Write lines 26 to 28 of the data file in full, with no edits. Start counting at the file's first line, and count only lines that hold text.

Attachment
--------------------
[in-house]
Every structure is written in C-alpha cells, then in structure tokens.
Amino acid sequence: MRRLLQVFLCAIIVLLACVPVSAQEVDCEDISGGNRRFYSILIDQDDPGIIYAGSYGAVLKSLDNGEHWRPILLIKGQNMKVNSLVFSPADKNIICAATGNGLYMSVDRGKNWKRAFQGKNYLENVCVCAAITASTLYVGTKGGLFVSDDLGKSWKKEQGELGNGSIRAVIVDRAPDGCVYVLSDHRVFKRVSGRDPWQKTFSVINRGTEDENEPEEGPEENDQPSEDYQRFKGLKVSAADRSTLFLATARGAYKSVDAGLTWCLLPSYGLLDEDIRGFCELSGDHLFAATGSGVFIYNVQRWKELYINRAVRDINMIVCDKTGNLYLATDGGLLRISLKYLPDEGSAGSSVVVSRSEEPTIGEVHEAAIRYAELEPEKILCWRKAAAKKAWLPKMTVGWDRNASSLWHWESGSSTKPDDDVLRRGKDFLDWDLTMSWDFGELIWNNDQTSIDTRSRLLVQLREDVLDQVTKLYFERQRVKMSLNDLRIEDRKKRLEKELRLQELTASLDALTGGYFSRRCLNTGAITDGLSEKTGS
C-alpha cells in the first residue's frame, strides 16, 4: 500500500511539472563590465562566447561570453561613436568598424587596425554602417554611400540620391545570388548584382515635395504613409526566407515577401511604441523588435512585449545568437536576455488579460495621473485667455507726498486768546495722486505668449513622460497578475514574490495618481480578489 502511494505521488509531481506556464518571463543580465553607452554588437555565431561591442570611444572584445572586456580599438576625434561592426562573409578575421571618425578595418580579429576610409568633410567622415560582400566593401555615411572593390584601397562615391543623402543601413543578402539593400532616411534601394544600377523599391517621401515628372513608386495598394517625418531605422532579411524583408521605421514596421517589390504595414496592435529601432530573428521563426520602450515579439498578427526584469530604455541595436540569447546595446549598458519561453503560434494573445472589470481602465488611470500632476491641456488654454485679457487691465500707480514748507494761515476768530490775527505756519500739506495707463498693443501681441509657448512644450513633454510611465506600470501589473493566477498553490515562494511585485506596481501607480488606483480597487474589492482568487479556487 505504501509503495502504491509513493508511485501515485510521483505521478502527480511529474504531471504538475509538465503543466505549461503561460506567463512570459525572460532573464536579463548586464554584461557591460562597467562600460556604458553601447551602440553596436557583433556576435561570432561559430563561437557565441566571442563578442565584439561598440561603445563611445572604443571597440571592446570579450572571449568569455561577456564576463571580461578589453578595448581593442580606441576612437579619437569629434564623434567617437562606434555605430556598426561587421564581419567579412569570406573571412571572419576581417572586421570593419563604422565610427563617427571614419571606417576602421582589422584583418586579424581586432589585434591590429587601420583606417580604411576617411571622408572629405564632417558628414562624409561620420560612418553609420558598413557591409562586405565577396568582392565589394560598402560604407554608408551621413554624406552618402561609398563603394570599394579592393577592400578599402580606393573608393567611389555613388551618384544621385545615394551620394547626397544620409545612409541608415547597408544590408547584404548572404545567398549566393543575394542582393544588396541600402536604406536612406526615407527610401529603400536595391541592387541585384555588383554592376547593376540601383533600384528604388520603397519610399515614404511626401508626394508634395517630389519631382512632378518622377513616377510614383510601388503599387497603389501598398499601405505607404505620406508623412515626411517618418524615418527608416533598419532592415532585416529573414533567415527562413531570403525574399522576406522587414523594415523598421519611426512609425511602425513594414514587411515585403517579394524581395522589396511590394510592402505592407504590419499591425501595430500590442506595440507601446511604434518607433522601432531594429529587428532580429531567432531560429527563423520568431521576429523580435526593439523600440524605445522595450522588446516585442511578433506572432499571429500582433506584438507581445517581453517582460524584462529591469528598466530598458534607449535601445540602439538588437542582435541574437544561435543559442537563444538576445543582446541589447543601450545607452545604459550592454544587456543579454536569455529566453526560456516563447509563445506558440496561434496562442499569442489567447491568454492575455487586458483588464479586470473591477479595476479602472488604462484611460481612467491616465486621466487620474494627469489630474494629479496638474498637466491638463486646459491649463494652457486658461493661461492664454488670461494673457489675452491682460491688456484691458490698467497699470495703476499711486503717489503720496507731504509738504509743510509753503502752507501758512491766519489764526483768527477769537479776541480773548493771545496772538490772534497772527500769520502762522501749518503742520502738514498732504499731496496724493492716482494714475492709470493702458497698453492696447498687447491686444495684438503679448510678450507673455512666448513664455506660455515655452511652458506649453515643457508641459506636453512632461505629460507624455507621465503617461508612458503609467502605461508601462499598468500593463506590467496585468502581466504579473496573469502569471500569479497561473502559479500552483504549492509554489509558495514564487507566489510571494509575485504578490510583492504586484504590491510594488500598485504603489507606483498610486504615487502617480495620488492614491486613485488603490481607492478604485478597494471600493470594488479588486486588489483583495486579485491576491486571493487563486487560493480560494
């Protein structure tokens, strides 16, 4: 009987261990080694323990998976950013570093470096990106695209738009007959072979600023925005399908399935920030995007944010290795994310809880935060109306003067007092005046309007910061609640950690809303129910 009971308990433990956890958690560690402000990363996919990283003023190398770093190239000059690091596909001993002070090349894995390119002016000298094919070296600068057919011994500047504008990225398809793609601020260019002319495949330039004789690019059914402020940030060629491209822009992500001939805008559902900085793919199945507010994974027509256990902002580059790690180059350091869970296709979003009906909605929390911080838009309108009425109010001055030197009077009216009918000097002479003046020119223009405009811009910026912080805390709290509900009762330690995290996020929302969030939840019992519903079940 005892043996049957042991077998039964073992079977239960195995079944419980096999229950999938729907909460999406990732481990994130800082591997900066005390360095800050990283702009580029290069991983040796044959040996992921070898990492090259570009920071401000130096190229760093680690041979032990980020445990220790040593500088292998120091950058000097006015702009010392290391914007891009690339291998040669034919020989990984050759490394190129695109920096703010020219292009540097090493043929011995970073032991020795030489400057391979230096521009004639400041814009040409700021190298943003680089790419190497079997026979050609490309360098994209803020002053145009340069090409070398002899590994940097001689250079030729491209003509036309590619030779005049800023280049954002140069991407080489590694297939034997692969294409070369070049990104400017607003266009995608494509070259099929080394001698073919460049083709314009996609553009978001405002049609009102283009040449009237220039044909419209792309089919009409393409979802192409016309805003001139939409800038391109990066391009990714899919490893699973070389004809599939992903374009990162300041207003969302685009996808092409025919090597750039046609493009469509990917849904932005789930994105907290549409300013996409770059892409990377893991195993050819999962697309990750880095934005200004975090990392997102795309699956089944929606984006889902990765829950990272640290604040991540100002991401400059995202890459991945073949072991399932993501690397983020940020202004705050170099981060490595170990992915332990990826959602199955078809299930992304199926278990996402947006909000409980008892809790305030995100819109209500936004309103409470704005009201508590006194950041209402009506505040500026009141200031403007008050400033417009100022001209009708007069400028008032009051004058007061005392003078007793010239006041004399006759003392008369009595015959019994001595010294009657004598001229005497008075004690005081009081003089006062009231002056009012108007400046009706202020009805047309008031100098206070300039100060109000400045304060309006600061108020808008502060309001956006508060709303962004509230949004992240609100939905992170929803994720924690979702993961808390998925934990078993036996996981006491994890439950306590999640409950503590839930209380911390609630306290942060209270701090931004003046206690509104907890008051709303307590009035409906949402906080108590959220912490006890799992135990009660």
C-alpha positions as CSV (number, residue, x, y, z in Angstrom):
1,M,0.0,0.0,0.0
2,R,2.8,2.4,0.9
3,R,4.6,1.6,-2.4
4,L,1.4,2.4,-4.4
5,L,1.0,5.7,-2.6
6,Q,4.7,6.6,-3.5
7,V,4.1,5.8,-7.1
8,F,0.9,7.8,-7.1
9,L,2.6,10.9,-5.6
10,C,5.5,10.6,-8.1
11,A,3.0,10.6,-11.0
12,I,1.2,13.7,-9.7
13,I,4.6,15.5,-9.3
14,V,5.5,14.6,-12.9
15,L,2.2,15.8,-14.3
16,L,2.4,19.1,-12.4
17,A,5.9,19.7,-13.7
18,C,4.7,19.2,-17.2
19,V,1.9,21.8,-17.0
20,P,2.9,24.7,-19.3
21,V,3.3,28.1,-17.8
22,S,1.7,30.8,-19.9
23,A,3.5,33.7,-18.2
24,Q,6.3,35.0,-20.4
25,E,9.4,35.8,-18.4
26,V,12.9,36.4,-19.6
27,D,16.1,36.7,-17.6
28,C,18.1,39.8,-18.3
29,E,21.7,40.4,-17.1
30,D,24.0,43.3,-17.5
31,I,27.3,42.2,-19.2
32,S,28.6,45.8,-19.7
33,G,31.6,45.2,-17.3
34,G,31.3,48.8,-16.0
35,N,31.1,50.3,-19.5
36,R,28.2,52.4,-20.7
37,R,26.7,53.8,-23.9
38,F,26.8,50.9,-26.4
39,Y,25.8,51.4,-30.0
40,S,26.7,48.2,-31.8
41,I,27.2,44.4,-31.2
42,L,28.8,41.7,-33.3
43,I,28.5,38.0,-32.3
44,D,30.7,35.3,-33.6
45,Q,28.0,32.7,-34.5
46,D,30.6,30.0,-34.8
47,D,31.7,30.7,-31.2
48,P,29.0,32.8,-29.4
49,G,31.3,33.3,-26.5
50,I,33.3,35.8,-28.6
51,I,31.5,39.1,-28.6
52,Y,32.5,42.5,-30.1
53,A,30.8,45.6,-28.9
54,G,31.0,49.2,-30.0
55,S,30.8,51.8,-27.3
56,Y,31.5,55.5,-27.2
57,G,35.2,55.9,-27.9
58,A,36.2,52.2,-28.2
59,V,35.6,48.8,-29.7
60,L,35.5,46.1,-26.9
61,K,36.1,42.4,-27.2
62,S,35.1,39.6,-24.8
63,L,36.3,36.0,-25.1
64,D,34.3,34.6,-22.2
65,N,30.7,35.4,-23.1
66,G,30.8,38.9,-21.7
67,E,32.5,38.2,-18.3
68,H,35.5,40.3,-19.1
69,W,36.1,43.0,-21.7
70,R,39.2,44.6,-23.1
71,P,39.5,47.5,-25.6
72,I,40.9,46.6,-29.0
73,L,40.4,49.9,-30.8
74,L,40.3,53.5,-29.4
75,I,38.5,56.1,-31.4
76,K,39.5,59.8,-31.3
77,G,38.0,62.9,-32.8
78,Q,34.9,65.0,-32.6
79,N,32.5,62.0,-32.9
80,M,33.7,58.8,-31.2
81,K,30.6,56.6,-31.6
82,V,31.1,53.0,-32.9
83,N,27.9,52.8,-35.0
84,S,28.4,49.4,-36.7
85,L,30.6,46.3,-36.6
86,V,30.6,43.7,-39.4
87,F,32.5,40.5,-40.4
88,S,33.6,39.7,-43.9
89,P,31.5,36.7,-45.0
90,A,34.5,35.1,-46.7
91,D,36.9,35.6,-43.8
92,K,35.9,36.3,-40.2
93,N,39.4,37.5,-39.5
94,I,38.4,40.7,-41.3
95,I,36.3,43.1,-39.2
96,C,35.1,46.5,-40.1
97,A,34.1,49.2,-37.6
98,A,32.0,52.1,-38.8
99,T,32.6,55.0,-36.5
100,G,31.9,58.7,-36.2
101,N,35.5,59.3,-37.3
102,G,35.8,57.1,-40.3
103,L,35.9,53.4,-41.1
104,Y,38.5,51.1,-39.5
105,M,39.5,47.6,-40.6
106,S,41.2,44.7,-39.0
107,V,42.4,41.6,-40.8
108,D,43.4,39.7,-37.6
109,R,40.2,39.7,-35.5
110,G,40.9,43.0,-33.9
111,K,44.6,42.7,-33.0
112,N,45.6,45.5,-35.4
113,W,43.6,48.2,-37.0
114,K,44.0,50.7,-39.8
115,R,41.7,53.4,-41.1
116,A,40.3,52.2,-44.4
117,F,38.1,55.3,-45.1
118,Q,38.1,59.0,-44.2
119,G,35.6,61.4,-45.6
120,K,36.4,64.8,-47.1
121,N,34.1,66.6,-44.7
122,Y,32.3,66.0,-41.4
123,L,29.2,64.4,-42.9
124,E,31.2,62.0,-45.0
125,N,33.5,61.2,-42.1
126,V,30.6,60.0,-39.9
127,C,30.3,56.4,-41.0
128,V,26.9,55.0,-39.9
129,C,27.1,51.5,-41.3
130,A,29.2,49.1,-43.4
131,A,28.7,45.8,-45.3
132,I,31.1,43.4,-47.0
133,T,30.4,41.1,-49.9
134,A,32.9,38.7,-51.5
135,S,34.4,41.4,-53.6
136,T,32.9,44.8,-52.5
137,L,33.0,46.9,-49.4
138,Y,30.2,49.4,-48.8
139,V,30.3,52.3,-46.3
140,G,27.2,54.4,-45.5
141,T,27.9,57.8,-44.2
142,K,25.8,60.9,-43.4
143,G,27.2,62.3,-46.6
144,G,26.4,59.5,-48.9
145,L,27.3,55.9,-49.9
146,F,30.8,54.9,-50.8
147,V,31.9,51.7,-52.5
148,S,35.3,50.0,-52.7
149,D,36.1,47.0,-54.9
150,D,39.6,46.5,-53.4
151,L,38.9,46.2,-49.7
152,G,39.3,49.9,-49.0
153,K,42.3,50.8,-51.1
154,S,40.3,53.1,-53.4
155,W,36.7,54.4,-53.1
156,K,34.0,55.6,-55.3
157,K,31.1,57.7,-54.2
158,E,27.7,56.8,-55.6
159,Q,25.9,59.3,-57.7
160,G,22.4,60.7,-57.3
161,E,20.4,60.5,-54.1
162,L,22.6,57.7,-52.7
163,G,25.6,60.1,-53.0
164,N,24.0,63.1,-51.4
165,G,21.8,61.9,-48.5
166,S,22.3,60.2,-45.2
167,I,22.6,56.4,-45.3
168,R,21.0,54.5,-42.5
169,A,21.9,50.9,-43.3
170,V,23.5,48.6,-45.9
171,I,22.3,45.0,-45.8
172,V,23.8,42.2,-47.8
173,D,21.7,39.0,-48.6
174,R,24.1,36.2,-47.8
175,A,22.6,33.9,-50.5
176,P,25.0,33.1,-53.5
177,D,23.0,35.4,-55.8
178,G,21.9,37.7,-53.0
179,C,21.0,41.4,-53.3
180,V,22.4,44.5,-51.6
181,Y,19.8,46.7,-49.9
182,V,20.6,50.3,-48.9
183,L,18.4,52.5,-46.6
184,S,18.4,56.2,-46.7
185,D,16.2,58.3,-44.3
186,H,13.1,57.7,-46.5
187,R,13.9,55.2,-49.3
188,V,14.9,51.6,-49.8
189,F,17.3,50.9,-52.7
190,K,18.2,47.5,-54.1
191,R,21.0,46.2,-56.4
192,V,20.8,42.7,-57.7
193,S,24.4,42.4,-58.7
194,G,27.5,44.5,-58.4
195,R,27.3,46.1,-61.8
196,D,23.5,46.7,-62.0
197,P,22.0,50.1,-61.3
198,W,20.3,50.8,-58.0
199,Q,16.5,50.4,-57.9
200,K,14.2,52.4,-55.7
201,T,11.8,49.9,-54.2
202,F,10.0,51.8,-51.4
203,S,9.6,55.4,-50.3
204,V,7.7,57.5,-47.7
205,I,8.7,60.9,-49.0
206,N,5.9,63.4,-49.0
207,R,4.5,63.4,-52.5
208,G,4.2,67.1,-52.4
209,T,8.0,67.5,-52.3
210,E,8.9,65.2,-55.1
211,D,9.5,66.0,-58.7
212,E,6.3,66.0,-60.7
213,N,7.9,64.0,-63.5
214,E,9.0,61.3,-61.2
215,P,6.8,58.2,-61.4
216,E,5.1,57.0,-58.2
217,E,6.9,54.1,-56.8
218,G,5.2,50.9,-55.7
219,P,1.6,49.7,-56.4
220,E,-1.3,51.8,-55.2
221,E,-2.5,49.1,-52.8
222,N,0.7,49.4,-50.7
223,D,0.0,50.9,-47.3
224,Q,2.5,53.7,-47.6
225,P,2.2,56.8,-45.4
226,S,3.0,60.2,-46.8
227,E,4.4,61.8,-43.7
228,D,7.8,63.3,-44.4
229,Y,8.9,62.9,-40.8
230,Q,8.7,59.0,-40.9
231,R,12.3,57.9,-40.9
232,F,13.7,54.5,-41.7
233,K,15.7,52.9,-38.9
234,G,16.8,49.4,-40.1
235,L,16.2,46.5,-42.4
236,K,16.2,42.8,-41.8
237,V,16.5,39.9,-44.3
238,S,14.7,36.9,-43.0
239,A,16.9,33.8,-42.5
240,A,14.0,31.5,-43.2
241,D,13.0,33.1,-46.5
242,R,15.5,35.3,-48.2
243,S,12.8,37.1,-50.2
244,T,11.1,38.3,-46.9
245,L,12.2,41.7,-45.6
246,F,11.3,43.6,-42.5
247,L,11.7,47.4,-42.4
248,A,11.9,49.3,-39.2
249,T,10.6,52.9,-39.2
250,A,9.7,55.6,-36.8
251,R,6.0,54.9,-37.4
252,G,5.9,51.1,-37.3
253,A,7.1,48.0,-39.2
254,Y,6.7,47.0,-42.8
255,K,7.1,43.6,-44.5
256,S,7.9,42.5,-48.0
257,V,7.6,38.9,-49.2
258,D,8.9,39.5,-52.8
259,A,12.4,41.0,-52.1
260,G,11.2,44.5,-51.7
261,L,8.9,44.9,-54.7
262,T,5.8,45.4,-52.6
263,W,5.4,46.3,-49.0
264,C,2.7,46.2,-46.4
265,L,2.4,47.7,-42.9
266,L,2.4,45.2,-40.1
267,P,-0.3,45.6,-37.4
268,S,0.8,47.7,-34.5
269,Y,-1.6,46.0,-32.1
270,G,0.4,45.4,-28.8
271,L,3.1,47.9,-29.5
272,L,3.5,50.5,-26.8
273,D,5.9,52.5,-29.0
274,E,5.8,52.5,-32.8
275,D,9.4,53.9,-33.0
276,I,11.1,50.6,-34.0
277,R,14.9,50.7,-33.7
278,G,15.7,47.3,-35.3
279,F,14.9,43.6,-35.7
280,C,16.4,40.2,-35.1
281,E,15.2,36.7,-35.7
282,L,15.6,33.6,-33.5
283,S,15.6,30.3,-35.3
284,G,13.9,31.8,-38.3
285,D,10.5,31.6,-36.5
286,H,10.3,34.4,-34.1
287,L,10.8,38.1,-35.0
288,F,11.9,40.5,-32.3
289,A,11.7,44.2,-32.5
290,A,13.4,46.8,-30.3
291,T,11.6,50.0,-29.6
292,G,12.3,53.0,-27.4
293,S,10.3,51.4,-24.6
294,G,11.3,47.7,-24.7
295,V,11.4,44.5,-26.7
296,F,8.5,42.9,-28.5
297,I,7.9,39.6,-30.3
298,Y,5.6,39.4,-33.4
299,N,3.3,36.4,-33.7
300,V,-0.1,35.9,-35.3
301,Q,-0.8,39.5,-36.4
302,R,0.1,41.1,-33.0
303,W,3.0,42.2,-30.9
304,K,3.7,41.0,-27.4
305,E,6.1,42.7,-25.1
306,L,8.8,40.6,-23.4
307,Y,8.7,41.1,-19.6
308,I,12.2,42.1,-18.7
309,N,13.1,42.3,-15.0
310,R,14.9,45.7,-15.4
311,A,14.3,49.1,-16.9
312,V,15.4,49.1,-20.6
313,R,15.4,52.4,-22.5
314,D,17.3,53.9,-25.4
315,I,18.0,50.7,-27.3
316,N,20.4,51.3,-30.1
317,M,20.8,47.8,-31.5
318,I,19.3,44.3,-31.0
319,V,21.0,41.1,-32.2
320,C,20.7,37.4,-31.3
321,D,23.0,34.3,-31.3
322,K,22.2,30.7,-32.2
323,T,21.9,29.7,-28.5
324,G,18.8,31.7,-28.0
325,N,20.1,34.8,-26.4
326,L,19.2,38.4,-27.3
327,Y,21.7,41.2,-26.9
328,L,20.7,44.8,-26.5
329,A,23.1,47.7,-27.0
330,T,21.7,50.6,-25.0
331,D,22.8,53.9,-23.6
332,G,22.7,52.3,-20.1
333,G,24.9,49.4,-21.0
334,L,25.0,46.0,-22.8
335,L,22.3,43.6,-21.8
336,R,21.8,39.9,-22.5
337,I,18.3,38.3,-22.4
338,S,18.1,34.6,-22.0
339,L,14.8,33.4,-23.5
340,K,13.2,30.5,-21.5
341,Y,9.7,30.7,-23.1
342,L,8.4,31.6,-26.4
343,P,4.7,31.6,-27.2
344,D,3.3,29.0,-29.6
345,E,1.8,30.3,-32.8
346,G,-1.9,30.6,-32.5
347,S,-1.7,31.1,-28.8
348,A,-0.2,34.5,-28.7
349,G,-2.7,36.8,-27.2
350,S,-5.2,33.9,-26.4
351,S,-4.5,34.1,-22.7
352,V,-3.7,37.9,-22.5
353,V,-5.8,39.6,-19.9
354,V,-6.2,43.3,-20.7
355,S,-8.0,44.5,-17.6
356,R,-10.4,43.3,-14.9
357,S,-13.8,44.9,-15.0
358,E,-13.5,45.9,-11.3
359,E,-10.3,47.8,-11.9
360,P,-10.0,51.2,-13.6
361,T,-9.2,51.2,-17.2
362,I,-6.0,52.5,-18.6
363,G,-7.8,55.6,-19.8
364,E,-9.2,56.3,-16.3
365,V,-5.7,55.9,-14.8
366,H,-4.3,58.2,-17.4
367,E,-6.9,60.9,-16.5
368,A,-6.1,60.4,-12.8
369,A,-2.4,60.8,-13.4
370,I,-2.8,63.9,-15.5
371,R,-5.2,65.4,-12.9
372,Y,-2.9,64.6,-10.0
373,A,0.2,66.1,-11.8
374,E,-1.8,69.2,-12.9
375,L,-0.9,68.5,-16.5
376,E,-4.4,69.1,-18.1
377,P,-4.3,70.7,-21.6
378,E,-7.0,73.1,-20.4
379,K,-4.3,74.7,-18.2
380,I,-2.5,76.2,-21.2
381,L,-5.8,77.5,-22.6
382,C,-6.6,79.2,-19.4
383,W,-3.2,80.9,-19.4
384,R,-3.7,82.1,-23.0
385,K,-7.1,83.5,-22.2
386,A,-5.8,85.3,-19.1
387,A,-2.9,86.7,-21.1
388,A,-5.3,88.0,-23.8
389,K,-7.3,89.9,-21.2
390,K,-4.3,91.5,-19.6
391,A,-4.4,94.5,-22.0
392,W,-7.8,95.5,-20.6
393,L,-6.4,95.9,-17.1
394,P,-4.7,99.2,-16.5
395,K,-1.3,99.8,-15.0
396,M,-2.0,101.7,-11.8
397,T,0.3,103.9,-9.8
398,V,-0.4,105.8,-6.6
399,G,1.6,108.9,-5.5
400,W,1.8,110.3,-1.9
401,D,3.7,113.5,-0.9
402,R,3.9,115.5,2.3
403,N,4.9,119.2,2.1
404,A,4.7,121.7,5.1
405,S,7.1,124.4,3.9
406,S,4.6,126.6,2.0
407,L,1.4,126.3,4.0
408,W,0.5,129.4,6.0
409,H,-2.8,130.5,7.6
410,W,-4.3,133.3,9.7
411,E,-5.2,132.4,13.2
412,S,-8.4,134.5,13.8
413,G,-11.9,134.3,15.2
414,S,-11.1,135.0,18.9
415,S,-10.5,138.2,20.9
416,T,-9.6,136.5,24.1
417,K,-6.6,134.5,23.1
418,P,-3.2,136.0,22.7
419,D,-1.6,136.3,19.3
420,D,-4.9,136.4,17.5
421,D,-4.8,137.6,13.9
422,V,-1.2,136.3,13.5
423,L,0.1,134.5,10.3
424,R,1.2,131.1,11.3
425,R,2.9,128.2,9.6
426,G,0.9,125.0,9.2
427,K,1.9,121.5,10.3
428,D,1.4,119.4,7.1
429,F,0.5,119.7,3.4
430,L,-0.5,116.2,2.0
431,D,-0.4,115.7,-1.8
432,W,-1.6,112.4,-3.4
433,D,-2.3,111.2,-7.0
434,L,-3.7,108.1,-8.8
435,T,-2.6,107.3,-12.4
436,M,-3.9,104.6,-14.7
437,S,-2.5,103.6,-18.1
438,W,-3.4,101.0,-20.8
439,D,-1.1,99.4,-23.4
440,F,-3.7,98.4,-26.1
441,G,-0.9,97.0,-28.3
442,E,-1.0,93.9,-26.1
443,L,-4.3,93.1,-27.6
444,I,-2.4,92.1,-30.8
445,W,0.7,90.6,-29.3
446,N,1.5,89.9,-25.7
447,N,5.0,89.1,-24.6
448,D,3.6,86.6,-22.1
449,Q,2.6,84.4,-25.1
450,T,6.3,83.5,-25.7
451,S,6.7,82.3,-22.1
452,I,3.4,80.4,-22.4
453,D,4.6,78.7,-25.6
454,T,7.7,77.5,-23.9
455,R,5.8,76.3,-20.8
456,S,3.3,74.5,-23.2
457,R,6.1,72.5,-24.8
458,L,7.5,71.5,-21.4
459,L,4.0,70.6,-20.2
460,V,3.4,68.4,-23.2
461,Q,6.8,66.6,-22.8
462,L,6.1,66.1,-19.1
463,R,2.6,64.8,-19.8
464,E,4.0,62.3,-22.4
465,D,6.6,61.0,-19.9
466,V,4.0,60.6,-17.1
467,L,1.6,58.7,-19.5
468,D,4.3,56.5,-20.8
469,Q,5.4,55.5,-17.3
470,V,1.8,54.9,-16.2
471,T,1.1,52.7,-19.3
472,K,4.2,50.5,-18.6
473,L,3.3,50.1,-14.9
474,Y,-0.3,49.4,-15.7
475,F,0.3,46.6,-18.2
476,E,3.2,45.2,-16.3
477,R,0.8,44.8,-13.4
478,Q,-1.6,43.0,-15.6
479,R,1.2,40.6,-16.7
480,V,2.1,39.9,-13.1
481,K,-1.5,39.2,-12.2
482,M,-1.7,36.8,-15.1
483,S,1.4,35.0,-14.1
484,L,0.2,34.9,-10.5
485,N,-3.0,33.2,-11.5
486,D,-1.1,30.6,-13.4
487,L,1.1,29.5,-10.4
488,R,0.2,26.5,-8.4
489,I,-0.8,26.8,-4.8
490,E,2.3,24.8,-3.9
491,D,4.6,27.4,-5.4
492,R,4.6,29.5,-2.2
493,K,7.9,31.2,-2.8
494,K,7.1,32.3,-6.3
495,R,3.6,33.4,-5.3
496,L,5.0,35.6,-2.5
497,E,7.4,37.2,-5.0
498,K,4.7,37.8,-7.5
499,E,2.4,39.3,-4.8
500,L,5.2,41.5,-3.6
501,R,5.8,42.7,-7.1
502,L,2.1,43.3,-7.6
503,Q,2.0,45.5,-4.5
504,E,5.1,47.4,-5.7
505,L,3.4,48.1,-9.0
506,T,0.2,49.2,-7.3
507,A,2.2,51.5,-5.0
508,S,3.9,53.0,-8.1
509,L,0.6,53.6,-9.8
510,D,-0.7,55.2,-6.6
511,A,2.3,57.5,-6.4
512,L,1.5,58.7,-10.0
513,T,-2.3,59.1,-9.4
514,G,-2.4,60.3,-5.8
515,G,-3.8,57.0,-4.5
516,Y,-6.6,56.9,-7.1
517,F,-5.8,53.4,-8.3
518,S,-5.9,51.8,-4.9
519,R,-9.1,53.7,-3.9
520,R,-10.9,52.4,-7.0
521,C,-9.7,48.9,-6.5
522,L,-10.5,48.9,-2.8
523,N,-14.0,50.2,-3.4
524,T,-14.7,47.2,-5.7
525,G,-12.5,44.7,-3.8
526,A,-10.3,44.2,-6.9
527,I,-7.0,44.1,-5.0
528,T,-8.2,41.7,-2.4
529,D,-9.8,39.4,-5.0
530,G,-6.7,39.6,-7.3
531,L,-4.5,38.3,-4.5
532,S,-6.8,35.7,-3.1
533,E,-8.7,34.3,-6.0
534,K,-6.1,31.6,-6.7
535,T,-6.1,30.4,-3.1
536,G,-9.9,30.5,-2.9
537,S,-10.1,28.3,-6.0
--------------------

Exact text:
20,P,2.9,24.7,-19.3
21,V,3.3,28.1,-17.8
22,S,1.7,30.8,-19.9